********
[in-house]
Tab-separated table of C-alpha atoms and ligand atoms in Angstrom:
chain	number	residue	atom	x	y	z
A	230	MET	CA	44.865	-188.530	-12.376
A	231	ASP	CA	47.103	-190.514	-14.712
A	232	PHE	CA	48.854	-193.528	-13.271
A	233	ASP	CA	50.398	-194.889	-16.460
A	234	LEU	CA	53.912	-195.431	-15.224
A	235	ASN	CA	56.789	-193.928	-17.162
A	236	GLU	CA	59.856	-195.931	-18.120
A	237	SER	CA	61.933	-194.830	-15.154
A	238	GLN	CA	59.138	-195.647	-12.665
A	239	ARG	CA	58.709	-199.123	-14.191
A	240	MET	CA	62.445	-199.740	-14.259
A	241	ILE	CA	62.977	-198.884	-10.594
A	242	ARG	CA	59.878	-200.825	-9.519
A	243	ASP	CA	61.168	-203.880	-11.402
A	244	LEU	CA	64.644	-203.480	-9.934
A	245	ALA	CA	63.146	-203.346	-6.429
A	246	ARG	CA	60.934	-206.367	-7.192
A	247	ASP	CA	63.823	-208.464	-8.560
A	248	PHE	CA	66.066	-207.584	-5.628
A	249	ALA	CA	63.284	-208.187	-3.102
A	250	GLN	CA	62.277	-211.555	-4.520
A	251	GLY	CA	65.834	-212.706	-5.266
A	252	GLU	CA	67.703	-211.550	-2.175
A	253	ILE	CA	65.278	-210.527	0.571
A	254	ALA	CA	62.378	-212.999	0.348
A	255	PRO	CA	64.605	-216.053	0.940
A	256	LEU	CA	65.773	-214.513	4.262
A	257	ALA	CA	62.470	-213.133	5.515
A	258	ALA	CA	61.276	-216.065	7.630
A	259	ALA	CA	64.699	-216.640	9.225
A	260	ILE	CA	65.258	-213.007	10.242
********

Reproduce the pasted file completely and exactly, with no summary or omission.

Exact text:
[in-house]
Tab-separated table of C-alpha atoms and ligand atoms in Angstrom:
chain	number	residue	atom	x	y	z
A	230	MET	CA	44.865	-188.530	-12.376
A	231	ASP	CA	47.103	-190.514	-14.712
A	232	PHE	CA	48.854	-193.528	-13.271
A	233	ASP	CA	50.398	-194.889	-16.460
A	234	LEU	CA	53.912	-195.431	-15.224
A	235	ASN	CA	56.789	-193.928	-17.162
A	236	GLU	CA	59.856	-195.931	-18.120
A	237	SER	CA	61.933	-194.830	-15.154
A	238	GLN	CA	59.138	-195.647	-12.665
A	239	ARG	CA	58.709	-199.123	-14.191
A	240	MET	CA	62.445	-199.740	-14.259
A	241	ILE	CA	62.977	-198.884	-10.594
A	242	ARG	CA	59.878	-200.825	-9.519
A	243	ASP	CA	61.168	-203.880	-11.402
A	244	LEU	CA	64.644	-203.480	-9.934
A	245	ALA	CA	63.146	-203.346	-6.429
A	246	ARG	CA	60.934	-206.367	-7.192
A	247	ASP	CA	63.823	-208.464	-8.560
A	248	PHE	CA	66.066	-207.584	-5.628
A	249	ALA	CA	63.284	-208.187	-3.102
A	250	GLN	CA	62.277	-211.555	-4.520
A	251	GLY	CA	65.834	-212.706	-5.266
A	252	GLU	CA	67.703	-211.550	-2.175
A	253	ILE	CA	65.278	-210.527	0.571
A	254	ALA	CA	62.378	-212.999	0.348
A	255	PRO	CA	64.605	-216.053	0.940
A	256	LEU	CA	65.773	-214.513	4.262
A	257	ALA	CA	62.470	-213.133	5.515
A	258	ALA	CA	61.276	-216.065	7.630
A	259	ALA	CA	64.699	-216.640	9.225
A	260	ILE	CA	65.258	-213.007	10.242